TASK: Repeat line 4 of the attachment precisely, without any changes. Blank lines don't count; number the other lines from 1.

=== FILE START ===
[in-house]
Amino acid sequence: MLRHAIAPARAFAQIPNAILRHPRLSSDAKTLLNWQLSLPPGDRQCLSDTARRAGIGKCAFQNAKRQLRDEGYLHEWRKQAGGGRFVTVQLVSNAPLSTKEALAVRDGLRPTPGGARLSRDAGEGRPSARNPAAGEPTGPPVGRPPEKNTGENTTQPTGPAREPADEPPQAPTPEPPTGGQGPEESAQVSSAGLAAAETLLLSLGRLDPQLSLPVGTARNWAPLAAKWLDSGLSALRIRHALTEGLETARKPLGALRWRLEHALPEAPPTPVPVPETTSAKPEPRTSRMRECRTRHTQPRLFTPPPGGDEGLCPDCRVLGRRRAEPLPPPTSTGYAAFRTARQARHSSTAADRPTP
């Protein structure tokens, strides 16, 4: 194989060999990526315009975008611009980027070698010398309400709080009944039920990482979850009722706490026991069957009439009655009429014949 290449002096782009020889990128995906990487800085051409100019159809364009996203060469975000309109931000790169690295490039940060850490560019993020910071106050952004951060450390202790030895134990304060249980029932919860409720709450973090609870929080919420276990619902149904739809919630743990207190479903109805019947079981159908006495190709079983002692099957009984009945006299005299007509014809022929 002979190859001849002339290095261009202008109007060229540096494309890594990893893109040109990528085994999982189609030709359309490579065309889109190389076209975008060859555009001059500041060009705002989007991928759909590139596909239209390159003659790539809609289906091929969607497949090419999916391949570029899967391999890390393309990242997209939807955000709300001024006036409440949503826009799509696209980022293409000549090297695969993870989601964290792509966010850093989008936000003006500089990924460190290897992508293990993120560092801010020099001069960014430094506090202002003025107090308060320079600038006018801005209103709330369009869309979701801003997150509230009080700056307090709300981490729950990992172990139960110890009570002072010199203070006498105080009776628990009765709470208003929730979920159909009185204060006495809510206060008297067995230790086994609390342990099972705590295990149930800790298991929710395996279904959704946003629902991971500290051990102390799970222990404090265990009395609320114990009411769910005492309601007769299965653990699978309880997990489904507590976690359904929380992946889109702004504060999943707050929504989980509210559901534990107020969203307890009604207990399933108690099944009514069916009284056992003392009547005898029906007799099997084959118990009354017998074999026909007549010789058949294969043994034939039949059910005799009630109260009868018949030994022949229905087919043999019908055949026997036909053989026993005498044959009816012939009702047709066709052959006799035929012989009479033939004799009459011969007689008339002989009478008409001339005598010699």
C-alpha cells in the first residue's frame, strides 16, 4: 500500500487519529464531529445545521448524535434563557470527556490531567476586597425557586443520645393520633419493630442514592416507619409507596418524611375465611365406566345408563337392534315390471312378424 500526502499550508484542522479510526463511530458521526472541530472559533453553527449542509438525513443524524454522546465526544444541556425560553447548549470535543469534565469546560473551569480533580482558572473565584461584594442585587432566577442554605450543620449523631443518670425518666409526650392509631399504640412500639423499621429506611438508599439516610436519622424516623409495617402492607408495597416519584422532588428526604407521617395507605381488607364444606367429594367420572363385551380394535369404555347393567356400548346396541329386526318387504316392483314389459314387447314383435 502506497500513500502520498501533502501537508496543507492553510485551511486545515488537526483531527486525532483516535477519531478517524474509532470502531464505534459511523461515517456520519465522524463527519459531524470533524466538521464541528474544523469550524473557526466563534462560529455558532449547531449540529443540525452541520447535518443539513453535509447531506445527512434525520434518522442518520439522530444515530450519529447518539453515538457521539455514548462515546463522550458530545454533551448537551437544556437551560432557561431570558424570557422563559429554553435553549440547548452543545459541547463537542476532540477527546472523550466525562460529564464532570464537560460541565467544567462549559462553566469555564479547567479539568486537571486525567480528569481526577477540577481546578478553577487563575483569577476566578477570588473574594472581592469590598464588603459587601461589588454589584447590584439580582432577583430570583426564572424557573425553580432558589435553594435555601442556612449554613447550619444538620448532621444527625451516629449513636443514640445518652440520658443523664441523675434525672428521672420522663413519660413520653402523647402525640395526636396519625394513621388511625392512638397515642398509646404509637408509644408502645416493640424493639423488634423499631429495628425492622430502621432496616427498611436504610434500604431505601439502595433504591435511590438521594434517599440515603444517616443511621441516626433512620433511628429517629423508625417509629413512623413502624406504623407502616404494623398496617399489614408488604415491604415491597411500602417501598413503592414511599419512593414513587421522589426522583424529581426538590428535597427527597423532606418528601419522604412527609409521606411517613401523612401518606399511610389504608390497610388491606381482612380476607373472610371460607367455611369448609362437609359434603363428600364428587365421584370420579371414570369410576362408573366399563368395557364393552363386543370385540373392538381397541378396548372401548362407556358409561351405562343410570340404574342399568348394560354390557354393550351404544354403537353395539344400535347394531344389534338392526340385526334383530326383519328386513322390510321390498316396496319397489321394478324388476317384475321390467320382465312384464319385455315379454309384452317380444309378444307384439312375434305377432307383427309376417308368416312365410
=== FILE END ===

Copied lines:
C-alpha cells in the first residue's frame, strides 16, 4: 500500500487519529464531529445545521448524535434563557470527556490531567476586597425557586443520645393520633419493630442514592416507619409507596418524611375465611365406566345408563337392534315390471312378424 500526502499550508484542522479510526463511530458521526472541530472559533453553527449542509438525513443524524454522546465526544444541556425560553447548549470535543469534565469546560473551569480533580482558572473565584461584594442585587432566577442554605450543620449523631443518670425518666409526650392509631399504640412500639423499621429506611438508599439516610436519622424516623409495617402492607408495597416519584422532588428526604407521617395507605381488607364444606367429594367420572363385551380394535369404555347393567356400548346396541329386526318387504316392483314389459314387447314383435 502506497500513500502520498501533502501537508496543507492553510485551511486545515488537526483531527486525532483516535477519531478517524474509532470502531464505534459511523461515517456520519465522524463527519459531524470533524466538521464541528474544523469550524473557526466563534462560529455558532449547531449540529443540525452541520447535518443539513453535509447531506445527512434525520434518522442518520439522530444515530450519529447518539453515538457521539455514548462515546463522550458530545454533551448537551437544556437551560432557561431570558424570557422563559429554553435553549440547548452543545459541547463537542476532540477527546472523550466525562460529564464532570464537560460541565467544567462549559462553566469555564479547567479539568486537571486525567480528569481526577477540577481546578478553577487563575483569577476566578477570588473574594472581592469590598464588603459587601461589588454589584447590584439580582432577583430570583426564572424557573425553580432558589435553594435555601442556612449554613447550619444538620448532621444527625451516629449513636443514640445518652440520658443523664441523675434525672428521672420522663413519660413520653402523647402525640395526636396519625394513621388511625392512638397515642398509646404509637408509644408502645416493640424493639423488634423499631429495628425492622430502621432496616427498611436504610434500604431505601439502595433504591435511590438521594434517599440515603444517616443511621441516626433512620433511628429517629423508625417509629413512623413502624406504623407502616404494623398496617399489614408488604415491604415491597411500602417501598413503592414511599419512593414513587421522589426522583424529581426538590428535597427527597423532606418528601419522604412527609409521606411517613401523612401518606399511610389504608390497610388491606381482612380476607373472610371460607367455611369448609362437609359434603363428600364428587365421584370420579371414570369410576362408573366399563368395557364393552363386543370385540373392538381397541378396548372401548362407556358409561351405562343410570340404574342399568348394560354390557354393550351404544354403537353395539344400535347394531344389534338392526340385526334383530326383519328386513322390510321390498316396496319397489321394478324388476317384475321390467320382465312384464319385455315379454309384452317380444309378444307384439312375434305377432307383427309376417308368416312365410